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Corrosion Mechanisms for Iron and Low Alloy Steels Exposed to the Atmosphere

Corrosion Mechanisms for Iron and Low Alloy Steels Exposed to the Atmosphere Despite extensive study over the years, the chemical processes involved in the atmospheric corrosion of iron and its alloys remain poorly understood. Most conceptual studies have ignored the chemical influence of the trace anions (Cl−,, , , etc.) present in the atmosphere and in precipitation. This review, presented from the perspective of atmospheric chemistry and mineralogy, provides an analysis of rust layer formation, evolution, morphology, and composition, together with information on iron‐containing minerals and other crystalline structures that are likely to be present. The chemical reactions involved in the formation of these constituents during the corrosion process are then presented. The reactions are not spatially homogeneous, but favor pits, voids, and crevices in the metal surface. It is demonstrated that (i) the pH of the moisture on the surface is crucial to the corrosion process, since it controls the dissolution of the passive oxyhydroxide surface; the pH is largely controlled by atmospheric and dissolved in the moisture or by fog or rain deposited on the surface; (ii) the extant data suggest that the rate of iron oxyhydroxide formation is slow; hence, the presence of reactive anions generally results in their blending into mixed hydroxy‐anion products; (iii) the interactive chemistry of readily available hydrogen peroxide and bisulfite ion in the aqueous surface film can either enhance or impede the rate of corrosion; (iv) photon‐driven reactions can promote the corrosion of iron and its alloys. This analysis unifies the analytical information, as well as the data on kinetic processes, and provides the basis for a full understanding of the atmospheric corrosion of iron and low alloy steels. http://www.deepdyve.com/assets/images/DeepDyve-Logo-lg.png Journal of the Electrochemical Society IOP Publishing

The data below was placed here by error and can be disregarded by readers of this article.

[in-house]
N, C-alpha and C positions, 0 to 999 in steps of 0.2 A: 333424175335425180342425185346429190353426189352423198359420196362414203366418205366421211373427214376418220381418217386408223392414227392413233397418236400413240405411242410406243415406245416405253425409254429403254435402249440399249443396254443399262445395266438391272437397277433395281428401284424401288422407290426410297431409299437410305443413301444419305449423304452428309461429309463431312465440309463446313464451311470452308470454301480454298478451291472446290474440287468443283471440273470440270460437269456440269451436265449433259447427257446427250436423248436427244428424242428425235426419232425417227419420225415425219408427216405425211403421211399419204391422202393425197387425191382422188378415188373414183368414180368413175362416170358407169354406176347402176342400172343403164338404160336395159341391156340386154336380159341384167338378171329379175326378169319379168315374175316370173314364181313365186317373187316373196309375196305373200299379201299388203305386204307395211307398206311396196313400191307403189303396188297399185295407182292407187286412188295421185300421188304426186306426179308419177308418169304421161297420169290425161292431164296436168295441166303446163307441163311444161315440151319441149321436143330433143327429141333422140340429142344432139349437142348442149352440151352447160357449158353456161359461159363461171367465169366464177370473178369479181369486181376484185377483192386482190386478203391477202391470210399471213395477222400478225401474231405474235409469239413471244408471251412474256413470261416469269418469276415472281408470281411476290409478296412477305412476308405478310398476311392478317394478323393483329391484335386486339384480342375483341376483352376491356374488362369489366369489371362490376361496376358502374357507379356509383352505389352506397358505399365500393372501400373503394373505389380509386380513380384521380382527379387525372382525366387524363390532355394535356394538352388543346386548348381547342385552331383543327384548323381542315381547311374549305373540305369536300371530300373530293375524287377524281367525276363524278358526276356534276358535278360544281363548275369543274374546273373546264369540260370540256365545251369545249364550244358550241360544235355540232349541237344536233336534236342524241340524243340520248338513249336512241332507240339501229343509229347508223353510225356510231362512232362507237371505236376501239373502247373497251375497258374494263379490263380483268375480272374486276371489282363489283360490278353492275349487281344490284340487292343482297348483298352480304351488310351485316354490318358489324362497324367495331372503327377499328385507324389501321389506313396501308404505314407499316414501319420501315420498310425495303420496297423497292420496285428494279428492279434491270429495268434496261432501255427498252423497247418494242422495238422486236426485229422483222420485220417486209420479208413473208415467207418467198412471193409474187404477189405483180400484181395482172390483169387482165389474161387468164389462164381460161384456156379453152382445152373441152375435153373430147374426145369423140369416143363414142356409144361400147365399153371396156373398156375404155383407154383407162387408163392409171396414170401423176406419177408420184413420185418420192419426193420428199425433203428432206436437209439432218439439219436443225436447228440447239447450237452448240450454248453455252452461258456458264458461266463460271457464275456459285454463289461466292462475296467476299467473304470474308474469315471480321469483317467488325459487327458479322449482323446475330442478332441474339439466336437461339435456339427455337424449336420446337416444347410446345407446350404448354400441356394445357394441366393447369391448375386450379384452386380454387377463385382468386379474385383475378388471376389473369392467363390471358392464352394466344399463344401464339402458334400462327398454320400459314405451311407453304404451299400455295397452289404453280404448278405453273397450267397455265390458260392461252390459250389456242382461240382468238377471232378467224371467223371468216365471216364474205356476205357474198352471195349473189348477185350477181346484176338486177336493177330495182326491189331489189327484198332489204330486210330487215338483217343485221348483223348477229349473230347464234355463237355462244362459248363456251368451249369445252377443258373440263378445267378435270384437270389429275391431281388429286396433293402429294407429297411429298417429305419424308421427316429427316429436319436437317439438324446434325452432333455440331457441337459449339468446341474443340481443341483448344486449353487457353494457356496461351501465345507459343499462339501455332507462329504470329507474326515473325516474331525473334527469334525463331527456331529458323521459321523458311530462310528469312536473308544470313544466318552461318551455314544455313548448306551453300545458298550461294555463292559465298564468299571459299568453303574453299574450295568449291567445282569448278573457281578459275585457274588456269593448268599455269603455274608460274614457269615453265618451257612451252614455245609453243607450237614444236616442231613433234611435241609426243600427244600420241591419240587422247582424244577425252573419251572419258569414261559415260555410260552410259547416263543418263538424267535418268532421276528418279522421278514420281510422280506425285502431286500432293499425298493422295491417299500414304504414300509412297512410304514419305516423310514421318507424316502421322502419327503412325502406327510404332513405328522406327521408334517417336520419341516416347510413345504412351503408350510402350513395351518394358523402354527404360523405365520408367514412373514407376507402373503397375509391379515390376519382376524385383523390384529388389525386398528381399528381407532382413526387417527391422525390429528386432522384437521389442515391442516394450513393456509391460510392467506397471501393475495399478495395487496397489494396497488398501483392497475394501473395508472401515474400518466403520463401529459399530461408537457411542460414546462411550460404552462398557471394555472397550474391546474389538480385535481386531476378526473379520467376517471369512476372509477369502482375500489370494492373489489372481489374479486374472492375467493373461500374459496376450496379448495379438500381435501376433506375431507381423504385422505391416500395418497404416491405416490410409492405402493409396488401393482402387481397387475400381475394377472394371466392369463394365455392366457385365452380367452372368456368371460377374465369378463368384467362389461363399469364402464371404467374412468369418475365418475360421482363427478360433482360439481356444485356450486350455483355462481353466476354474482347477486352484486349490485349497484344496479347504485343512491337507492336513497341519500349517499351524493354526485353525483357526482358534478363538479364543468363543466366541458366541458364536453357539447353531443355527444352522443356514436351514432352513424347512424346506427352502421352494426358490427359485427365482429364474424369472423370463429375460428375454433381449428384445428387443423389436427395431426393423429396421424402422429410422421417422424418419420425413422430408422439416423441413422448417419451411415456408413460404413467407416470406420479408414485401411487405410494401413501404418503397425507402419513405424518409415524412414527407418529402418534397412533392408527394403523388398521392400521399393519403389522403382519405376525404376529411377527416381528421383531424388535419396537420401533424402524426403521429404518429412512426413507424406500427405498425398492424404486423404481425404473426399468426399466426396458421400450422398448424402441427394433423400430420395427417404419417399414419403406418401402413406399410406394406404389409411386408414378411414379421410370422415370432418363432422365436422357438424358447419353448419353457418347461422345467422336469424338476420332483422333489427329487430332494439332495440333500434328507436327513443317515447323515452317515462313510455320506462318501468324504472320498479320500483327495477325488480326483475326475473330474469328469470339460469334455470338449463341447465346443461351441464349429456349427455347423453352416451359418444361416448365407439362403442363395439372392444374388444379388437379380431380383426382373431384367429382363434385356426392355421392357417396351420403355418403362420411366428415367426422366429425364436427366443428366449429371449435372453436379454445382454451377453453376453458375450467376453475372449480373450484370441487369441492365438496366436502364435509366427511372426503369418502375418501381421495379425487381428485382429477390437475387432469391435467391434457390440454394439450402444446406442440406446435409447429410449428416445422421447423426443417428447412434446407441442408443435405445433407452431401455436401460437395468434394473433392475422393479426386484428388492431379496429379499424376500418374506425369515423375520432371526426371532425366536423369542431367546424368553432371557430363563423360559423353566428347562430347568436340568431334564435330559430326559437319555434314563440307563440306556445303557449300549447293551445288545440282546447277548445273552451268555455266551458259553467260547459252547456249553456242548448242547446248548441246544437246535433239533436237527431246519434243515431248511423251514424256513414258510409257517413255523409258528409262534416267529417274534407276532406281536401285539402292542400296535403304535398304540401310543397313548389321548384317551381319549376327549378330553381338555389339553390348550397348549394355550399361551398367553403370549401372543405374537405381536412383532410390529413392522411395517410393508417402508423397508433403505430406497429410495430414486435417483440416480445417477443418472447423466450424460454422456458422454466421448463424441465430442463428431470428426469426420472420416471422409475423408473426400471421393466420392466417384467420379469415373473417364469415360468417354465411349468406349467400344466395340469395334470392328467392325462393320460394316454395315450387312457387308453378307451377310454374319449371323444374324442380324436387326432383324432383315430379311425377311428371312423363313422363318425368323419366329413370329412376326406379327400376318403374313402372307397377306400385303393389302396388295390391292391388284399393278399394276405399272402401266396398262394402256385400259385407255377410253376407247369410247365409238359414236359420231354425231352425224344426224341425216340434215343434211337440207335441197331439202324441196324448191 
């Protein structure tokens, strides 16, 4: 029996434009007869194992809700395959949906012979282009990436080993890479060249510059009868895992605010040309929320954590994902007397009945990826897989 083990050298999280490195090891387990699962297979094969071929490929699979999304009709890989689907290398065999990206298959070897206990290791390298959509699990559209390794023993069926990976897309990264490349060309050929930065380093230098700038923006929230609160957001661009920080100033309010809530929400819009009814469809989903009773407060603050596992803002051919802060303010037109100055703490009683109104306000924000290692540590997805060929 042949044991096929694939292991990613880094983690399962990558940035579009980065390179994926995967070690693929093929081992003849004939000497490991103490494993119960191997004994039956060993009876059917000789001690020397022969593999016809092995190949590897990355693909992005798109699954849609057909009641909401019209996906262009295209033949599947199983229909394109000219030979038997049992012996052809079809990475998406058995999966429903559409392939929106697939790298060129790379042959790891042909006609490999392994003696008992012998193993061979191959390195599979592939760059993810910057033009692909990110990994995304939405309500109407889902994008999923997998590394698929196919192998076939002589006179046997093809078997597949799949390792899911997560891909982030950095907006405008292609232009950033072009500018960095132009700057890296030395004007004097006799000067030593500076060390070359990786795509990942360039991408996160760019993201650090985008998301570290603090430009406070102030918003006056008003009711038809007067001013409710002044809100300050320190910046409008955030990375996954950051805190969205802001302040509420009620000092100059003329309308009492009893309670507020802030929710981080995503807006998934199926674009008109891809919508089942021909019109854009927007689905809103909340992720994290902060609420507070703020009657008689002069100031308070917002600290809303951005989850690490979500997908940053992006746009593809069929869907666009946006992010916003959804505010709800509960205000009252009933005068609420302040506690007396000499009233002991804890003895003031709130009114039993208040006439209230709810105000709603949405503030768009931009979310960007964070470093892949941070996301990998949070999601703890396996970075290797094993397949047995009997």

Corrosion Mechanisms for Iron and Low Alloy Steels Exposed to the Atmosphere

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Copyright
Copyright © 1990 ECS - The Electrochemical Society
ISSN
0013-4651
eISSN
1945-7111
DOI
10.1149/1.2086948
Publisher site
See Article on Publisher Site

Abstract

Despite extensive study over the years, the chemical processes involved in the atmospheric corrosion of iron and its alloys remain poorly understood. Most conceptual studies have ignored the chemical influence of the trace anions (Cl−,, , , etc.) present in the atmosphere and in precipitation. This review, presented from the perspective of atmospheric chemistry and mineralogy, provides an analysis of rust layer formation, evolution, morphology, and composition, together with information on iron‐containing minerals and other crystalline structures that are likely to be present. The chemical reactions involved in the formation of these constituents during the corrosion process are then presented. The reactions are not spatially homogeneous, but favor pits, voids, and crevices in the metal surface. It is demonstrated that (i) the pH of the moisture on the surface is crucial to the corrosion process, since it controls the dissolution of the passive oxyhydroxide surface; the pH is largely controlled by atmospheric and dissolved in the moisture or by fog or rain deposited on the surface; (ii) the extant data suggest that the rate of iron oxyhydroxide formation is slow; hence, the presence of reactive anions generally results in their blending into mixed hydroxy‐anion products; (iii) the interactive chemistry of readily available hydrogen peroxide and bisulfite ion in the aqueous surface film can either enhance or impede the rate of corrosion; (iv) photon‐driven reactions can promote the corrosion of iron and its alloys. This analysis unifies the analytical information, as well as the data on kinetic processes, and provides the basis for a full understanding of the atmospheric corrosion of iron and low alloy steels.

Journal

Journal of the Electrochemical SocietyIOP Publishing

Published: Aug 1, 1990

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